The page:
“I value my garden more for being full of blackbirds than of cherries, and very frankly give them fruit for their songs.” -Joseph Addison

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As I type this afternoon, my lower back reminds me of the food and flowers I installed in the yard yesterday, taking advantage of the break in the rain to rearrange some of the dirt in the side yard and back yard, to add some color to the atmosphere, and to signal to the birds that they, most of them, are welcome.

(How do I let the woodpecker who weekly hammers into our shingles know he has worn out his welcome and is uninvited to the feast?)

On the side yard, I have: strawberries, tomatoes, cilantro, chili and bell peppers, two types of cucumbers, leeks, mint, basil, and four marigolds to ward off snails.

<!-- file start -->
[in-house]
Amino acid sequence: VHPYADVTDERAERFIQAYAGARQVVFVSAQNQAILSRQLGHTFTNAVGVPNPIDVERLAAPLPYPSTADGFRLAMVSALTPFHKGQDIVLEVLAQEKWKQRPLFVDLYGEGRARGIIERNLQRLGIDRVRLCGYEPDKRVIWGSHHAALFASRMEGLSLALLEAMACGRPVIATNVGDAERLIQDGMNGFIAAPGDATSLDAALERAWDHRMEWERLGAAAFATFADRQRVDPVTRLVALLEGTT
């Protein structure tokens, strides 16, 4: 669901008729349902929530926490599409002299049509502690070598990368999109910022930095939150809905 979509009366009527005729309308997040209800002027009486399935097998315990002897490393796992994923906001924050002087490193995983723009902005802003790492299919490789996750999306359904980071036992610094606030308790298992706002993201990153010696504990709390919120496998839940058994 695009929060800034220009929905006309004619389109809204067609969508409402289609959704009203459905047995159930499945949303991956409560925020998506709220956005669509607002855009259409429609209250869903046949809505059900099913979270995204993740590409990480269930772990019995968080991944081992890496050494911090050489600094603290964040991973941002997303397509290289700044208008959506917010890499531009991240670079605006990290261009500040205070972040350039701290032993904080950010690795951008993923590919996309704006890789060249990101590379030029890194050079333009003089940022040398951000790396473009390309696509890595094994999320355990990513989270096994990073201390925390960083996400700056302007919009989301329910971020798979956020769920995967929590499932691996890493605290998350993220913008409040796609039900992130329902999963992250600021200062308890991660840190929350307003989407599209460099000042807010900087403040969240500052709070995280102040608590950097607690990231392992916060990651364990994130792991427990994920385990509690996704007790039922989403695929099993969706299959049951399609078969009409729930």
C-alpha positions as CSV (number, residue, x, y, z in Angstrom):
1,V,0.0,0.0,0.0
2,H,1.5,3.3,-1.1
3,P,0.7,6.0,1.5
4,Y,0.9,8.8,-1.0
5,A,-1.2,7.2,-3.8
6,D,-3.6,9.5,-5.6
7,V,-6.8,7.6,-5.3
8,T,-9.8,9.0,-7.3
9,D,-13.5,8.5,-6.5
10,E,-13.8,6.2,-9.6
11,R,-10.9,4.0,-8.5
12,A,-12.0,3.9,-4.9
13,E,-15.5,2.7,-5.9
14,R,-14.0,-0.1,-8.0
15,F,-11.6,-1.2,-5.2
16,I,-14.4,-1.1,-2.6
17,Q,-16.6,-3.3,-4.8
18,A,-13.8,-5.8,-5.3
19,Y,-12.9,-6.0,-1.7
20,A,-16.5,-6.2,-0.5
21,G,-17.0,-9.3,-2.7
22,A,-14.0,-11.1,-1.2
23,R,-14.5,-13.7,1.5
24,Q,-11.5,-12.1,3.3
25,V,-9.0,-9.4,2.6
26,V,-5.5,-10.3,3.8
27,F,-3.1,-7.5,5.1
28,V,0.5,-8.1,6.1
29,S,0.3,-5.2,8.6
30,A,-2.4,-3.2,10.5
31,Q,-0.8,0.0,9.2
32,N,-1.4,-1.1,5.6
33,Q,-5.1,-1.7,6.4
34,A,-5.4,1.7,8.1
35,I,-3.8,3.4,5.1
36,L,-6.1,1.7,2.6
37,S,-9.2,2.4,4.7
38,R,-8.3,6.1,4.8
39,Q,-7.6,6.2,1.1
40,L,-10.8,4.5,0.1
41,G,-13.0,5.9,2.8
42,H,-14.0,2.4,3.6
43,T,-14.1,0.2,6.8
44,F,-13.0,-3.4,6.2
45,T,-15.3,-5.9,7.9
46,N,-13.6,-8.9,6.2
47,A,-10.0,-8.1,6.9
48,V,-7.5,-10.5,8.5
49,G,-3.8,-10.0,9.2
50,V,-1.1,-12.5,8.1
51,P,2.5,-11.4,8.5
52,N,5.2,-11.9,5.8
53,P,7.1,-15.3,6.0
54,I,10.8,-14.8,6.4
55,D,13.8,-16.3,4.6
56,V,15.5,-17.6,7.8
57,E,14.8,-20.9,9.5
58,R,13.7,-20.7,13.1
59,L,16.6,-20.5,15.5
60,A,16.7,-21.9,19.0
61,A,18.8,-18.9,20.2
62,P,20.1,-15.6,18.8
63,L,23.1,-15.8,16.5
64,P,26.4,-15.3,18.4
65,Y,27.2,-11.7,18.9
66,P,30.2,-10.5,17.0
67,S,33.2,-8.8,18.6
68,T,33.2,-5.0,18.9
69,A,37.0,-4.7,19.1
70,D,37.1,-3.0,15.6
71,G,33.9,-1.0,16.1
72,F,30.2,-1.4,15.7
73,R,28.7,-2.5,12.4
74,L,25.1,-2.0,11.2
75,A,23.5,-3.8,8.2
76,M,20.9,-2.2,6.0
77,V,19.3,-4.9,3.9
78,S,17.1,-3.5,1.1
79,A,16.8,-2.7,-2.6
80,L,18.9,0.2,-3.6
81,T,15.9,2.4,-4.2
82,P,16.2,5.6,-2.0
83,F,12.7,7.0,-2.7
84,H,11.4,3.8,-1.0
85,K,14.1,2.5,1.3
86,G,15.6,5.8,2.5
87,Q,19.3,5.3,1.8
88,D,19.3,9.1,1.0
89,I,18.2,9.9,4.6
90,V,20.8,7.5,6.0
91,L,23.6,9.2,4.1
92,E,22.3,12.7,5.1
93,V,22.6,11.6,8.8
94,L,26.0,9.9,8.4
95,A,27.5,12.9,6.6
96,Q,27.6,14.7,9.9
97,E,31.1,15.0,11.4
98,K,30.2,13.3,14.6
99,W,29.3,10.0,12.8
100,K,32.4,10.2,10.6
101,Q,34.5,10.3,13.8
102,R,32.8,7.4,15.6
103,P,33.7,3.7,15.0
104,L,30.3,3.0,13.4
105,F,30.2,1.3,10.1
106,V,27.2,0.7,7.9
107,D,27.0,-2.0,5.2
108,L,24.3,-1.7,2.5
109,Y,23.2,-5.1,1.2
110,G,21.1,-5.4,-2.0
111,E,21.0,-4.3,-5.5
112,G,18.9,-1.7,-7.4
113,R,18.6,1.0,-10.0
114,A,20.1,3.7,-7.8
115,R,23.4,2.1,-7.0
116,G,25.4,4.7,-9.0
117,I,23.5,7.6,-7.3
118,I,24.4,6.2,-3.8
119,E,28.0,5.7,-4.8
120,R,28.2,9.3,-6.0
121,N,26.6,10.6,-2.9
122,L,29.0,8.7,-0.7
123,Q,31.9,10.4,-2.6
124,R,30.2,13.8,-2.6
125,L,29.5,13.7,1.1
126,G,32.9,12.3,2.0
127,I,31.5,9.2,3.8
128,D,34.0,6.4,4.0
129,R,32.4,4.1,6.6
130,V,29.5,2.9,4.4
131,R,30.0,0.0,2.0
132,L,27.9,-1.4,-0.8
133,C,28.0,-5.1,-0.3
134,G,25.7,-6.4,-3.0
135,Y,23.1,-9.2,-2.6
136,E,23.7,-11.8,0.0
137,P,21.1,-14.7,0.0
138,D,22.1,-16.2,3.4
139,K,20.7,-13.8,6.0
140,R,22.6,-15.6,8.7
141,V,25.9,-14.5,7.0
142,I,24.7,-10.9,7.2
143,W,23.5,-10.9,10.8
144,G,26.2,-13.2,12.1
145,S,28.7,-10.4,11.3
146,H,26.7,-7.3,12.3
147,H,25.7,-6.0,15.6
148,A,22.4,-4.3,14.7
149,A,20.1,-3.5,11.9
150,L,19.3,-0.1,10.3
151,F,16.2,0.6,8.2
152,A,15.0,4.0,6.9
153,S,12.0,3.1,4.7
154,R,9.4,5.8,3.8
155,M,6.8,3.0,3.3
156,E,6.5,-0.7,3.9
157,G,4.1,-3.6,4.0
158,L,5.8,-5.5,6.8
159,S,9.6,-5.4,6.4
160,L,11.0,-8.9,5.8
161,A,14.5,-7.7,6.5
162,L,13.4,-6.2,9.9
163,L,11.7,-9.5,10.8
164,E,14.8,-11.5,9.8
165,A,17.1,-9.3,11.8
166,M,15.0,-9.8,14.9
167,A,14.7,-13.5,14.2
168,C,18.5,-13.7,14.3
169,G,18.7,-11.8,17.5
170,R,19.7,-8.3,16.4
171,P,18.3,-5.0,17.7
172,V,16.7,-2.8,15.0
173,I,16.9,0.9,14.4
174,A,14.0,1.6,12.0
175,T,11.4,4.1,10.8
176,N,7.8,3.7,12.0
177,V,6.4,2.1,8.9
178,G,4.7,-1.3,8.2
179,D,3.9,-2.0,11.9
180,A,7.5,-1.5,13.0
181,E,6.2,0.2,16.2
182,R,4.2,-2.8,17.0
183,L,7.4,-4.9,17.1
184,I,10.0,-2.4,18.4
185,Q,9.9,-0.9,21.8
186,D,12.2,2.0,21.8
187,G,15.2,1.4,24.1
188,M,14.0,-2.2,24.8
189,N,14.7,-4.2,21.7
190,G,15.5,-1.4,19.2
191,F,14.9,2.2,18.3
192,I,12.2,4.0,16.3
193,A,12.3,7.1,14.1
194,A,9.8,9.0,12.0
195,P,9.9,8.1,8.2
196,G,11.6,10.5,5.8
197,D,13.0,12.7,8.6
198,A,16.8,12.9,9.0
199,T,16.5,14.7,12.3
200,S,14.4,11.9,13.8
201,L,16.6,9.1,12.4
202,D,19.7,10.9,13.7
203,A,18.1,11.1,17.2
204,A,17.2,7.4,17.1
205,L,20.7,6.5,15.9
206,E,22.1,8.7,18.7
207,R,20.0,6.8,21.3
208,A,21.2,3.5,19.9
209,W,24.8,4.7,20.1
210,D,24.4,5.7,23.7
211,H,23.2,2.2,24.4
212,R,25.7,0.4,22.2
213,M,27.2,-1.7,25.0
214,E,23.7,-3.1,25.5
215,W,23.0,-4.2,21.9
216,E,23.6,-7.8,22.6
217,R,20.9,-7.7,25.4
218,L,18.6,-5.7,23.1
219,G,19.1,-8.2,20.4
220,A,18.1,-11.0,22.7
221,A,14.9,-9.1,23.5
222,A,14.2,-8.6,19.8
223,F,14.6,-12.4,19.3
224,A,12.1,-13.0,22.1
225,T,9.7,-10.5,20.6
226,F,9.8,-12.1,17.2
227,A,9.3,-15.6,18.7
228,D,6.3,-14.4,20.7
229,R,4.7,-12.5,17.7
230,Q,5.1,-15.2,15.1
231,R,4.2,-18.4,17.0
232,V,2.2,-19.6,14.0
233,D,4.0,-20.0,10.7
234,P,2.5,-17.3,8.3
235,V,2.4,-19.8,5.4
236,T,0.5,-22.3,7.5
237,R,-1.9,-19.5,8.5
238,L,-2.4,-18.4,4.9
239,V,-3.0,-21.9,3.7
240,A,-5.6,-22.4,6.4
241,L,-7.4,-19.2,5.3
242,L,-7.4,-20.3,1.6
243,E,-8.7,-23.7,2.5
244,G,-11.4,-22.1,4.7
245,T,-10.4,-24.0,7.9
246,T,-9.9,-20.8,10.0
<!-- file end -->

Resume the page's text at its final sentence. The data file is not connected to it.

The soil is teeming with worms and is moist for feet. It is ready to grow.

The back yard contains: blackberries, grapes, and blueberries. It has lavender, rosemary, thyme, chives, rock roses, roses, daisies, and ranunculuses.

The evening air, last night, was filled with the heavy scent of roses, a muddle of basil, lavender, and mint, and the musky undertone of upturned earth, the eau de cologne of spring.


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